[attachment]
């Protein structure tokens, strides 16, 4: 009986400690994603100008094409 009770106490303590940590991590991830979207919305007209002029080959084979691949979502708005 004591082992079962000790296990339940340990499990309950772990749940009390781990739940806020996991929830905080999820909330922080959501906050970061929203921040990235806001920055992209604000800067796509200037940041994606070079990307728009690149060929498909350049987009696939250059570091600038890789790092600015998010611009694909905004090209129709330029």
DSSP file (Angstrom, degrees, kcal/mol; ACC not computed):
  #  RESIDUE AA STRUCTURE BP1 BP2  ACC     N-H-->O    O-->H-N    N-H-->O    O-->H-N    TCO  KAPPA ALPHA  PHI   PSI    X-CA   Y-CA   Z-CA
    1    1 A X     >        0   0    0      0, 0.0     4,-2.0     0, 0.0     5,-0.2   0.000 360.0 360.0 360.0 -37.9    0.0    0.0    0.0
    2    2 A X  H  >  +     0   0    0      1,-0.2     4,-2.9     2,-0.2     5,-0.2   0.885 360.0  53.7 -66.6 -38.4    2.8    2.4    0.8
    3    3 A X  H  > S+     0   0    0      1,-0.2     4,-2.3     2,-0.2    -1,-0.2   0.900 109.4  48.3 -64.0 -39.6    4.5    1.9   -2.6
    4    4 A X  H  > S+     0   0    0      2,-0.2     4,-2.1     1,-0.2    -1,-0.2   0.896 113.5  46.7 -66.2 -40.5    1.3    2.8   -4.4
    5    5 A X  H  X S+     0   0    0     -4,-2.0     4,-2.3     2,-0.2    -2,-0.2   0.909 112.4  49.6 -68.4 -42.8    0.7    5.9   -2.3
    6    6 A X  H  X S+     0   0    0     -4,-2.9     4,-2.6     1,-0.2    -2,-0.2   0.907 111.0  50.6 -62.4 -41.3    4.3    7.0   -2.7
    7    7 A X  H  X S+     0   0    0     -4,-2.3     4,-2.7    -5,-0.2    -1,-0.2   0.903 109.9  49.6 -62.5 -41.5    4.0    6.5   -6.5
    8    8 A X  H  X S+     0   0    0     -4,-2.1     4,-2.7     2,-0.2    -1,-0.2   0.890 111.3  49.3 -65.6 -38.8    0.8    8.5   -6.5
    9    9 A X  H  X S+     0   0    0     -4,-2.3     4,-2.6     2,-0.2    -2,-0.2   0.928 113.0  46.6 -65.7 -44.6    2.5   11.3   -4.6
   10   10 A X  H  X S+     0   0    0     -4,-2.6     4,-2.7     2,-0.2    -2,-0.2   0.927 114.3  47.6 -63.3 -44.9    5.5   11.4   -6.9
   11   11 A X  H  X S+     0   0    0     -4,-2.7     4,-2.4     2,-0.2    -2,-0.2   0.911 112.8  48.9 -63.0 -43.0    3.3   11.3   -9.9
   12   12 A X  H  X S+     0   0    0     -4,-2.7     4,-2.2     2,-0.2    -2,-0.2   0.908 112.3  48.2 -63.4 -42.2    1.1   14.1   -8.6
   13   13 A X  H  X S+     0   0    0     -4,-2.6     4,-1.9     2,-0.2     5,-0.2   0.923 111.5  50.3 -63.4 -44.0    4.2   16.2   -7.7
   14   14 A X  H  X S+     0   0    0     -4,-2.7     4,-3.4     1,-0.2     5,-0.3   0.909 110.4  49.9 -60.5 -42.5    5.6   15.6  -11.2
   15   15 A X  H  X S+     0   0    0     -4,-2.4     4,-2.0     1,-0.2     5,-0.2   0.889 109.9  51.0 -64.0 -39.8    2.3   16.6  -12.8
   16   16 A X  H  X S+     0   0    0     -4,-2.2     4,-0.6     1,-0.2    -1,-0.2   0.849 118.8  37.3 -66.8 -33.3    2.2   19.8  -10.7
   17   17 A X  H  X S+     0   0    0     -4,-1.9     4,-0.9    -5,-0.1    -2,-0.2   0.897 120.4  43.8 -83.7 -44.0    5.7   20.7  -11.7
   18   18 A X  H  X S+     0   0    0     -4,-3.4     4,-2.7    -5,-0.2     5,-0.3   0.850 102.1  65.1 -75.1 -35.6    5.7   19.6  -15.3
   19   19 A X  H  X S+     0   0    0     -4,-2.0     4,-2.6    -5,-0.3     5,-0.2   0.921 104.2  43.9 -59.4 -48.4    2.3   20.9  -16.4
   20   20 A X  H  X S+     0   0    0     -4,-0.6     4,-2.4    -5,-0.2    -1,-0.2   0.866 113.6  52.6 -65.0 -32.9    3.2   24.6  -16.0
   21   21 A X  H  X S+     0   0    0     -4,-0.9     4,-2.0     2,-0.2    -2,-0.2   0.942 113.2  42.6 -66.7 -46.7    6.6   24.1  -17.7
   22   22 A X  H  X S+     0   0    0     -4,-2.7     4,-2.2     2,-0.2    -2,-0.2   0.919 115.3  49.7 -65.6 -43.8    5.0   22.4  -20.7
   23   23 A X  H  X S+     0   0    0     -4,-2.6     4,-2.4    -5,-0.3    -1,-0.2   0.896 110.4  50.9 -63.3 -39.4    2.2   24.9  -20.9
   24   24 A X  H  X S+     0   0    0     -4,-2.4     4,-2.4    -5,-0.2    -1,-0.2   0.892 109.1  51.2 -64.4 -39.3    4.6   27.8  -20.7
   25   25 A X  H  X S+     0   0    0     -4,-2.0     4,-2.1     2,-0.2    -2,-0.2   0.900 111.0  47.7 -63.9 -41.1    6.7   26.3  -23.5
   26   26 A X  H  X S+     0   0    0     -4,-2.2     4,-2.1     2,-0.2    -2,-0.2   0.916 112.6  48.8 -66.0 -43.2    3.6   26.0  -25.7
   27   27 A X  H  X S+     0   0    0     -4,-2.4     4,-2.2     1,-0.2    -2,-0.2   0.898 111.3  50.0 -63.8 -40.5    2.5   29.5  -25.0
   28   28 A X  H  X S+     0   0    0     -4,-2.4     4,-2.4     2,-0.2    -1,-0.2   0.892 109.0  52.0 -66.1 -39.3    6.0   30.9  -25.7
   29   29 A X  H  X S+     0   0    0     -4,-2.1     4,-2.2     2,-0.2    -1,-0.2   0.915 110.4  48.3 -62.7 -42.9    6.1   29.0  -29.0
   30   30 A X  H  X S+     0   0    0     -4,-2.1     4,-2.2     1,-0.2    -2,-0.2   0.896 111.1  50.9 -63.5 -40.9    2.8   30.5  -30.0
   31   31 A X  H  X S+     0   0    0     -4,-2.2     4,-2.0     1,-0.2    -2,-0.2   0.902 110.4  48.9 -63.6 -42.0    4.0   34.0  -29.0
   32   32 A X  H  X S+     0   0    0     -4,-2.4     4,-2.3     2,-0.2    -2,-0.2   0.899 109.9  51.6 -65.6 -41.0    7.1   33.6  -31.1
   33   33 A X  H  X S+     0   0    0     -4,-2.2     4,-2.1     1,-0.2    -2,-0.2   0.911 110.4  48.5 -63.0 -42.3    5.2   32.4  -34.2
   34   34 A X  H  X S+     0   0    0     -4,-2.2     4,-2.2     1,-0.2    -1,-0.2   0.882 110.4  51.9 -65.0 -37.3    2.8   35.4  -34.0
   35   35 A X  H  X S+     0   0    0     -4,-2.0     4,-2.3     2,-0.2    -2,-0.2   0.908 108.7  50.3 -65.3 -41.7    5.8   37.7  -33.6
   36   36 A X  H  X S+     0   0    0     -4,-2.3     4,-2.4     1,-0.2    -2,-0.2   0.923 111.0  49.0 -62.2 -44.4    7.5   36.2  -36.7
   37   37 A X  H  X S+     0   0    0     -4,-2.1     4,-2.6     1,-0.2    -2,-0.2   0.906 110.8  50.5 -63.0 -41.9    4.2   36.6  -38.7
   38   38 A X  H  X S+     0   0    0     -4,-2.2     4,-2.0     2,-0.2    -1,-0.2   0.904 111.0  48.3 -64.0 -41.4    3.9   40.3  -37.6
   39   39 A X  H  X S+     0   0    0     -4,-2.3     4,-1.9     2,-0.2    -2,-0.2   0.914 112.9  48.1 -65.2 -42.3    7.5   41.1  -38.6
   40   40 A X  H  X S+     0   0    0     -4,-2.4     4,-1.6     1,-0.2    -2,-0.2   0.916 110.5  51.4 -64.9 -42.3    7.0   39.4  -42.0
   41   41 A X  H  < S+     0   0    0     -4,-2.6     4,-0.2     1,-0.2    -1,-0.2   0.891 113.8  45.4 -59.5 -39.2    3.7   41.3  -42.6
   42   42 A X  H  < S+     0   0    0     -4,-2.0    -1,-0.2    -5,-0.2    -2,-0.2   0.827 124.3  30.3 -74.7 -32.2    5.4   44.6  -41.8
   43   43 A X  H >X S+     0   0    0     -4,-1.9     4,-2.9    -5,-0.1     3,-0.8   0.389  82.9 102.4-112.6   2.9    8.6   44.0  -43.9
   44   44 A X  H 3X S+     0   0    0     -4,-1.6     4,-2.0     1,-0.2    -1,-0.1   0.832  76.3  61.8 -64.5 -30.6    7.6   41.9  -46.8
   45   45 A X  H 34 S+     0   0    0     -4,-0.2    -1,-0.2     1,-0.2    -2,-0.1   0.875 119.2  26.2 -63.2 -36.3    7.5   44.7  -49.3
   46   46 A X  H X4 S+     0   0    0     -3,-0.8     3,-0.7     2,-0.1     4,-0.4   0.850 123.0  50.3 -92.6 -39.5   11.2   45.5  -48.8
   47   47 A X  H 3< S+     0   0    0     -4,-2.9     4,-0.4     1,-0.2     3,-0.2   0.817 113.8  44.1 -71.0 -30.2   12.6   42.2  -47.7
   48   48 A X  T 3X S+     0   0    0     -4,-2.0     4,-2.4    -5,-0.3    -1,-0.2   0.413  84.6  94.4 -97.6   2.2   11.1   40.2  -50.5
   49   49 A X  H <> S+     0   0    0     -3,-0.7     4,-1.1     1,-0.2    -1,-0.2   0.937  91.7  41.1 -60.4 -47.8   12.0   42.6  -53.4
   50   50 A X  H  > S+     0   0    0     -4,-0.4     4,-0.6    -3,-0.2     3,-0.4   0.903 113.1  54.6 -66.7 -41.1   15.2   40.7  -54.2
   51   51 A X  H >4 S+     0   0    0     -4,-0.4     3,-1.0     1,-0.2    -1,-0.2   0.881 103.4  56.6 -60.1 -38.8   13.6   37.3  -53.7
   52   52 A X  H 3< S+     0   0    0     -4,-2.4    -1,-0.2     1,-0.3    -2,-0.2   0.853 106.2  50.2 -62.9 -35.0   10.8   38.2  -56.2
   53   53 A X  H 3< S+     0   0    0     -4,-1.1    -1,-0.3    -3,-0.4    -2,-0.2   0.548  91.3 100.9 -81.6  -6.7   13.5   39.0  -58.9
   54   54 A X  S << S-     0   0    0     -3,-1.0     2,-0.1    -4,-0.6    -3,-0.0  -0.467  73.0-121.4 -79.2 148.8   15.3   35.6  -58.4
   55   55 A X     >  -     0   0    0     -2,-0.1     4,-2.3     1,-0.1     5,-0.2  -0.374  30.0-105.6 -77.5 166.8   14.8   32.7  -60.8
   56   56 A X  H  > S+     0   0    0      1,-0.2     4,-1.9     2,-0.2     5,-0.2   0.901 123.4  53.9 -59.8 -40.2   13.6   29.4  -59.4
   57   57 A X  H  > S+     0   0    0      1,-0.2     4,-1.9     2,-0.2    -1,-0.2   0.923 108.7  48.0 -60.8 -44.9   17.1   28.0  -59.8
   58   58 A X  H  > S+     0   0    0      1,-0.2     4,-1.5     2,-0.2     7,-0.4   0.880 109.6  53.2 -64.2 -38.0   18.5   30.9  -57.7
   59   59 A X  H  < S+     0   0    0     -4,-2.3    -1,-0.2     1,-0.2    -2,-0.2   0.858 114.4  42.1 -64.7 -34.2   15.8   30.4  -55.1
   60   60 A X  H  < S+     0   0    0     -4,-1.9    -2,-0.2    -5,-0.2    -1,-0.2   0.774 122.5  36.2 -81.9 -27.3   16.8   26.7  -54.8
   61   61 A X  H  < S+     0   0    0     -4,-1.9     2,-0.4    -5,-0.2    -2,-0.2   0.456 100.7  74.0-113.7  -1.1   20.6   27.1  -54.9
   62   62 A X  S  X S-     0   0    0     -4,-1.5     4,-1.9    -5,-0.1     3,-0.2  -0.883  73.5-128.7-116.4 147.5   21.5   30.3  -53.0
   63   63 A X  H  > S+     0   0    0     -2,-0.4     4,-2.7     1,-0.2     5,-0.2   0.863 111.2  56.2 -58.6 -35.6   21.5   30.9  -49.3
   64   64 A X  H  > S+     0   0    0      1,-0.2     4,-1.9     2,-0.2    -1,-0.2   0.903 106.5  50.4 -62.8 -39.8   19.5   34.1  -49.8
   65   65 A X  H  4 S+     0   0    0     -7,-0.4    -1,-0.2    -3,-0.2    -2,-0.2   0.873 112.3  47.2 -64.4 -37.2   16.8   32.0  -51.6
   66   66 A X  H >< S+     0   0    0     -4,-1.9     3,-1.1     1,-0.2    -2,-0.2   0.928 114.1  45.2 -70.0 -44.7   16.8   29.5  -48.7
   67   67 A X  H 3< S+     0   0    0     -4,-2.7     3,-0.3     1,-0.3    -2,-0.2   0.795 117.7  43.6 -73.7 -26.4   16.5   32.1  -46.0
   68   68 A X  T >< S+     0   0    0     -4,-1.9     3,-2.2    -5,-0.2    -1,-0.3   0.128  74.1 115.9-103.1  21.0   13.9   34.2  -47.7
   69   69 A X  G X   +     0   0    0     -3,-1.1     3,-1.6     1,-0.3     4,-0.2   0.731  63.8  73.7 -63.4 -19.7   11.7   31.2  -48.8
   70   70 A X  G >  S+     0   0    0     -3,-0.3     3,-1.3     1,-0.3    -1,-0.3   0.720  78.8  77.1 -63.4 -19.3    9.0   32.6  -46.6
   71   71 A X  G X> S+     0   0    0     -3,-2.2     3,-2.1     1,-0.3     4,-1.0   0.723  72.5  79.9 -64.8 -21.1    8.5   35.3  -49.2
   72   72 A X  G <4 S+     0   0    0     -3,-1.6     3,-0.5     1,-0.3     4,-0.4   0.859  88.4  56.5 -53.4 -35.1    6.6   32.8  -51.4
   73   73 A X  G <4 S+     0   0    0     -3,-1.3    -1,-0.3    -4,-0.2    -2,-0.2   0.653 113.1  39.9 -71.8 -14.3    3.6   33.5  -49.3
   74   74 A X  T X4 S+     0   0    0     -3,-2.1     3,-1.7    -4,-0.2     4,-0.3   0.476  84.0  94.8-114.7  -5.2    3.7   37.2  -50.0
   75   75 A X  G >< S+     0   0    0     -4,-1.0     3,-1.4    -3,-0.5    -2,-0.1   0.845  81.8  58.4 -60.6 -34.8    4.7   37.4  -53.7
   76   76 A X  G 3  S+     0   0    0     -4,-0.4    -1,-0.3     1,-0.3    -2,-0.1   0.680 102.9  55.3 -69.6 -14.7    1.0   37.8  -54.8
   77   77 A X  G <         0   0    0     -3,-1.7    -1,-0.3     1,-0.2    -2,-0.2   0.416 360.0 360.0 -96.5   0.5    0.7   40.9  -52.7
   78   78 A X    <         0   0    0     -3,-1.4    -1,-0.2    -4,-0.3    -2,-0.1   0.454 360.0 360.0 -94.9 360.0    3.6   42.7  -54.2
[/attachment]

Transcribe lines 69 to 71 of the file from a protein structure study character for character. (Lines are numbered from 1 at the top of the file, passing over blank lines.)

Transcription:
   66   66 A X  H >< S+     0   0    0     -4,-1.9     3,-1.1     1,-0.2    -2,-0.2   0.928 114.1  45.2 -70.0 -44.7   16.8   29.5  -48.7
   67   67 A X  H 3< S+     0   0    0     -4,-2.7     3,-0.3     1,-0.3    -2,-0.2   0.795 117.7  43.6 -73.7 -26.4   16.5   32.1  -46.0
   68   68 A X  T >< S+     0   0    0     -4,-1.9     3,-2.2    -5,-0.2    -1,-0.3   0.128  74.1 115.9-103.1  21.0   13.9   34.2  -47.7